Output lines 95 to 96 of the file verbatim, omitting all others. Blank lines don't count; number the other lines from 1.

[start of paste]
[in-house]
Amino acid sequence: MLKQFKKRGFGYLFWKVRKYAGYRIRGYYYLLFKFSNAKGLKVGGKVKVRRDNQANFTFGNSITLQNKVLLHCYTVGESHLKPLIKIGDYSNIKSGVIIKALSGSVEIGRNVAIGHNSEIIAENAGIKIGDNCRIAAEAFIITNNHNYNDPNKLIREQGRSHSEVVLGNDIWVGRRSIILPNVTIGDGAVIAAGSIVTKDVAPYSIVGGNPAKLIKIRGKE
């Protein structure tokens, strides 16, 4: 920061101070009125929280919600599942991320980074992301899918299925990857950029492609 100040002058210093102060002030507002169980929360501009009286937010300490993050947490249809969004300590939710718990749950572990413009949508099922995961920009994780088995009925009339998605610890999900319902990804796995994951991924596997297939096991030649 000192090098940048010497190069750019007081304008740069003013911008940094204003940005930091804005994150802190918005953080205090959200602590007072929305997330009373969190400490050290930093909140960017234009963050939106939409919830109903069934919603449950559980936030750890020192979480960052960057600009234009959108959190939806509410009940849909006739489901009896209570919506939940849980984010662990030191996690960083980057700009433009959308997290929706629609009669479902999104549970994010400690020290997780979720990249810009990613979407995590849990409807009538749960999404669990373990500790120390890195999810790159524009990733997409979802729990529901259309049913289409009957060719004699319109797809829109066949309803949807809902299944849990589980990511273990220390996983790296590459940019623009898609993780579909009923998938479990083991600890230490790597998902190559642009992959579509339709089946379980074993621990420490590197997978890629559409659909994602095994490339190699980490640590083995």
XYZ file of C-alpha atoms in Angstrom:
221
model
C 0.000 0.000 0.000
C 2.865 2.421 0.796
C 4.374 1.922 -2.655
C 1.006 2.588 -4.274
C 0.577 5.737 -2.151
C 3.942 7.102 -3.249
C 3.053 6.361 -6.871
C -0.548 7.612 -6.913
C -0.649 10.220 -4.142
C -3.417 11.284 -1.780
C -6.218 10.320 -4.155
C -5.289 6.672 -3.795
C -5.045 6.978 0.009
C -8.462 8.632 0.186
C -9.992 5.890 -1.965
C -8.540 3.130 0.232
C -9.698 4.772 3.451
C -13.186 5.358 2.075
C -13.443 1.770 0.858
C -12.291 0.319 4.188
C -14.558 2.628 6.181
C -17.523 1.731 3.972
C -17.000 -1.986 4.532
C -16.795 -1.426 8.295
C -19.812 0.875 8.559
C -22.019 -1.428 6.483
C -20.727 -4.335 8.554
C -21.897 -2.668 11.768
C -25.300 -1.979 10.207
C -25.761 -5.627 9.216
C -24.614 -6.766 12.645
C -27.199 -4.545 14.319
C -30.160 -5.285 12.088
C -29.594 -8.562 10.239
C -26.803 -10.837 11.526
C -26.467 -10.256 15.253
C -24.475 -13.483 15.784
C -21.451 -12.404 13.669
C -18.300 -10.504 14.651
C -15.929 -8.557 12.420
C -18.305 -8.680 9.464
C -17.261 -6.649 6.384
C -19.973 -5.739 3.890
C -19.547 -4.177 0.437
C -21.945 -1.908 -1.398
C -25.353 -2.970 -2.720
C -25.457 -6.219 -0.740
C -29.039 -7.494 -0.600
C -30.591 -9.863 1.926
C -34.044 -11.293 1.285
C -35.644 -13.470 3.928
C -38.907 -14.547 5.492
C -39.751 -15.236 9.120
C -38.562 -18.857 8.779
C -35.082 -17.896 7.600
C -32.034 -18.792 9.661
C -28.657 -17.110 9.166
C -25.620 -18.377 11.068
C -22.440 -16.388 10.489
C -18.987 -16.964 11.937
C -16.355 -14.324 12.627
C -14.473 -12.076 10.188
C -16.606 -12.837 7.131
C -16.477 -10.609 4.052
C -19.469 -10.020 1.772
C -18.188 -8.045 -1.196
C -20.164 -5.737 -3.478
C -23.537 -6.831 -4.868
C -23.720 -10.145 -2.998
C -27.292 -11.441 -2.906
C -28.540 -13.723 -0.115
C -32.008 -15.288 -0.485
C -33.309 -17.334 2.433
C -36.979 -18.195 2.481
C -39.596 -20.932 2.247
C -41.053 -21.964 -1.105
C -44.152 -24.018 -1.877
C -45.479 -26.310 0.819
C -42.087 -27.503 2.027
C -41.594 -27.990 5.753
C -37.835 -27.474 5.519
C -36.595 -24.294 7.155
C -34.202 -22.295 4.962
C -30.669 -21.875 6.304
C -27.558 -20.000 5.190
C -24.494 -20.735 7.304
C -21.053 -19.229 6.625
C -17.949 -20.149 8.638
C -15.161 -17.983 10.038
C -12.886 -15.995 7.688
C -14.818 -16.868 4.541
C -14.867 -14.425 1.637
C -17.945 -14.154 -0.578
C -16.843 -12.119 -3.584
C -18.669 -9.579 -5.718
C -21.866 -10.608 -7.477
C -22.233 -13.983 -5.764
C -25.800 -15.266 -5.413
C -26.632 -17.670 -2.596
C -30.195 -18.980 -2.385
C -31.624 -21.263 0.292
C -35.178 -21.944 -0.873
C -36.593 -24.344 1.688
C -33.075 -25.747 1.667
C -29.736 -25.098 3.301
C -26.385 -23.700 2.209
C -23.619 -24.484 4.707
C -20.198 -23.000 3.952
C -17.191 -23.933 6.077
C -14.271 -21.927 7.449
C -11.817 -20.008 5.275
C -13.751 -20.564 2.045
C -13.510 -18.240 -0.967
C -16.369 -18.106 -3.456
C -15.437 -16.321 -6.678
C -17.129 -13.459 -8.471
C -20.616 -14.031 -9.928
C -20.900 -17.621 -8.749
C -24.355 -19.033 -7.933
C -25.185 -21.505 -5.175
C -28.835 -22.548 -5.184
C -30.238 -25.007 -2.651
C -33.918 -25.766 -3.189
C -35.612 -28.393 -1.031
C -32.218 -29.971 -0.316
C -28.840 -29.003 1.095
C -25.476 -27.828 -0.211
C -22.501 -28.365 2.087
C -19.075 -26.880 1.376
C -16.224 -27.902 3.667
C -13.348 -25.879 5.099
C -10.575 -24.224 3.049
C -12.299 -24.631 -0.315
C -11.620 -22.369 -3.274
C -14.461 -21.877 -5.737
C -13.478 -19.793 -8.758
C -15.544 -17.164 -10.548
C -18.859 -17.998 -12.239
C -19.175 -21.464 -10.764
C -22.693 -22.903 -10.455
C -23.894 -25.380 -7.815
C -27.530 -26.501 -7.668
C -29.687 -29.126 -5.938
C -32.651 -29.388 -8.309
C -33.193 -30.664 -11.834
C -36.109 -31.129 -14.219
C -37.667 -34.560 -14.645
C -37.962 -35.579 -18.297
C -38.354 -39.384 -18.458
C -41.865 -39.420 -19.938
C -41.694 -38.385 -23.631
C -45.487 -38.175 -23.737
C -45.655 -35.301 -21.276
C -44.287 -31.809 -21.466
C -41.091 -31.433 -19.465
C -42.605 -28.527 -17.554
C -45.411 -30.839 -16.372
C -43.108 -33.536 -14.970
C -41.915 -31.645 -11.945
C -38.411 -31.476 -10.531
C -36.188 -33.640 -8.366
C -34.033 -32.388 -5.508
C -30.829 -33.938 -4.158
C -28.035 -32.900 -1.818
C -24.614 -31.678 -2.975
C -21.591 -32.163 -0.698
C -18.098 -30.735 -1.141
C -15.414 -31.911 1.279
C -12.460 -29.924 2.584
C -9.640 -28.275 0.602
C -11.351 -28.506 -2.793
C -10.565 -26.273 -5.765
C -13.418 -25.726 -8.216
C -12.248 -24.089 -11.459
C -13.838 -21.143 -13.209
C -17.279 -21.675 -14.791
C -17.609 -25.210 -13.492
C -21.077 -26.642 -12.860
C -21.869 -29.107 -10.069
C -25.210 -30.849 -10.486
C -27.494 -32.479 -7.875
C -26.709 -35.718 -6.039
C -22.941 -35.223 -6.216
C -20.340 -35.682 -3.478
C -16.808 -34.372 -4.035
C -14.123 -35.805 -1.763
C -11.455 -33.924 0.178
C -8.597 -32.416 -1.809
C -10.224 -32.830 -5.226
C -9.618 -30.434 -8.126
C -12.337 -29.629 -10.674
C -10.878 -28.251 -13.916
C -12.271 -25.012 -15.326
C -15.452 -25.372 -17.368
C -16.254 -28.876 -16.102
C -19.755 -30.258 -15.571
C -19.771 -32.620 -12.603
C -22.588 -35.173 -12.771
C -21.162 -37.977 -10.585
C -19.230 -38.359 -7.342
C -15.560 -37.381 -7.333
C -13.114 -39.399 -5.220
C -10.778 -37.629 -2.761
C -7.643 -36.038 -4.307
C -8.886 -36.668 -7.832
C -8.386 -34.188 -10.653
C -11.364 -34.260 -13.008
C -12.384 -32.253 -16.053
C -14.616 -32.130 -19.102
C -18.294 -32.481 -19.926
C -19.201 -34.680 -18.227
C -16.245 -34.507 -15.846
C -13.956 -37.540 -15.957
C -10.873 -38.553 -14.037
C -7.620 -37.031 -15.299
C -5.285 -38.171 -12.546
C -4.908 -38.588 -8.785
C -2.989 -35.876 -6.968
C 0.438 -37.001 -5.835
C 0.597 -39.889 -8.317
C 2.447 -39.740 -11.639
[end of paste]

C -15.161 -17.983 10.038
C -12.886 -15.995 7.688